Crimes Against Persons; Violent Felony Offenses
Crimes against persons–especially violent felony offenses–are among those taken most seriously by the criminal codes of the United States and the State of Florida. Because of the inherent threat to the life, health, and safety of the victims of violent crimes, those who are convicted of committing them are subject to much stiffer penalties than for non-violent offenses. Those penalties may be further increased if the perpetrator injures the victim during the event, displays or uses a firearm or other dangerous weapon, or has prior convictions for other offenses, whether or not they are similar to the offense in question.
Some of the most common crimes against persons under Florida law are summarized below. Unless otherwise specified, all of these offenses are classified as felonies. These and similar offenses are generally handled in state courts, unless they occur on Federal property, or are otherwise subject by law to U.S. jurisdiction.
While burglary is generally considered to be a crime against property, two versions of burglary qualify as violent crimes; so the generic definition is included here.
- Assault (Ch. 784.011, Florida Statutes)—A person commits assault via 1) an intentional, unlawful threat by word or act to do violence to the person of another, coupled with an apparent ability to do so, and 2) doing some act which creates a well-founded fear in the other person that such violence is imminent. Simple assault is a misdemeanor under Florida law. Aggravated assault occurs when the offender commits the assault with a deadly weapon (as defined under Florida law), or during the commission of some other crime. Aggravated assault is considered a violent felony under Florida law.
- Battery (Ch.784.03, Florida Statutes)—The offense of battery occurs when a person actually and intentionally touches or strikes another person against the will of the other; or intentionally causes bodily harm to another person. Simple battery is a misdemeanor under Florida law Aggravated battery occurs when the offender acts with the intent to inflict great bodily harm or permanent disfigurement, or uses a deadly weapon. Aggravated battery is considered a violent felony under Florida law.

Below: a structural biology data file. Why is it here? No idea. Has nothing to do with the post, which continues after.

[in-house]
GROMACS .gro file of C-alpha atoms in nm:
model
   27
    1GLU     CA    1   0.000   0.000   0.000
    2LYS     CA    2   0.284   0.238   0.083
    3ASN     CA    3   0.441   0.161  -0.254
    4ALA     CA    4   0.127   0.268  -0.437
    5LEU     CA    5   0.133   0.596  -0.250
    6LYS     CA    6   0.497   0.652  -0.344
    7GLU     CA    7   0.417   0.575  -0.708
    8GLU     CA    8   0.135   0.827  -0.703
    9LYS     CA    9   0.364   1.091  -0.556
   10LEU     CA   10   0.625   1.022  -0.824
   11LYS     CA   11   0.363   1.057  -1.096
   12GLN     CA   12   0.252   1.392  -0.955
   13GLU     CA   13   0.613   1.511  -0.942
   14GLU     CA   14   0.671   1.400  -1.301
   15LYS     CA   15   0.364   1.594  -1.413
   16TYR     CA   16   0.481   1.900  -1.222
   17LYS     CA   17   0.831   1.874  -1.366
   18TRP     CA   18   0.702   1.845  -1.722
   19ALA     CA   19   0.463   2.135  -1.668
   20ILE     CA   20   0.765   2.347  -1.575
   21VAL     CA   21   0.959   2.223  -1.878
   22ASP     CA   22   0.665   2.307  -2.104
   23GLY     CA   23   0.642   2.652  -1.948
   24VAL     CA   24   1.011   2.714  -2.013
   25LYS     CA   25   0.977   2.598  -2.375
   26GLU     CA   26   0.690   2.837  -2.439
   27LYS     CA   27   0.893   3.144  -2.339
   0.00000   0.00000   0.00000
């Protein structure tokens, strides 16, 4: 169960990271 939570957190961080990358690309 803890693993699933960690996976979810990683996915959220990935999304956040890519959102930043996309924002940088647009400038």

- Burglary (Ch. 810, Florida Statutes)—entering the vehicle, structure, or dwelling of another person, without permission, and with the intent to commit another crime while inside that vehicle, structure, or dwelling. Simple burglary is generally considered a property crime. Armed burglary involves a person committing a burglary while armed with a firearm or other deadly weapon, whether or not anyone is assaulted or struck with such weapon. Burglary with assault or battery involves a person committing a burglary, during which the offender commits an assault or battery on another person. Armed burglary and burglary with assault or battery are considered violent felony offenses under Florida law.
- Robbery (Chapter 812, Florida Statutes)—the taking of property of another by force, violence, assault, or putting the victim in fear of such force, violence, or assault. Robbery and burglary are often confused. For robbery, the key element is the taking of the property. For burglary, it is the unlawful entry and intent to commit another offense, which may or may not involve the taking of property within.
- Arson (Ch. 806, Florida Statutes)—the intentional burning of a structure which is known to be inhabited by another human being; is a place where persons are normally present; or is a dwelling, whether inhabited or not.
- Child abuse (Ch. 827, Florida Statutes)—intentional infliction of physical or mental injury on a child, or an intentional act that one knows is likely to inflict physical or mental injury on the child. Aggravated child abuse involves willful torture or malicious punishment of a child, or infliction of great bodily harm or permanent injury or disfigurement, due to knowing and willful abuse of the child.
- Kidnapping (Ch. 787, Florida Statutes)—the forcible or secret confinement of another person against his or her will, with the intent to hold the person for ransom or reward; to use them as a shield or hostage, or to force them to commit another felony; and the like.
- Sexual battery (Ch. 794, Florida Statutes)—see the Sexual Offenses section.
Any violent felony accusation is a weighty matter; the government will bring substantial resources to bear in any such prosecution. Often someone accused of a violent crime is not entitled to bail or other pretrial release, and thus will face months (or years) of confinement in a county jail while awaiting trial. If convicted, she will almost surely face substantial incarceration in the harsh conditions of an often-remote state prison. (If firearms are involved, a lengthy mandatory prison sentence will almost certainly be on the horizon.) As one can imagine, such imprisonment can have devastating effects, not only upon the accused, but upon her family, friends, co-workers, and other significant members of her community.
For this reason, anyone accused of a violent felony, or his or her loved ones, should reach out immediately to an attorney experienced in handling such major and often complex litigation. The Tony Moss Firm is available to assist; just call us at 877.547.9407, or e-mail us at Tony@TonyMossLaw.com.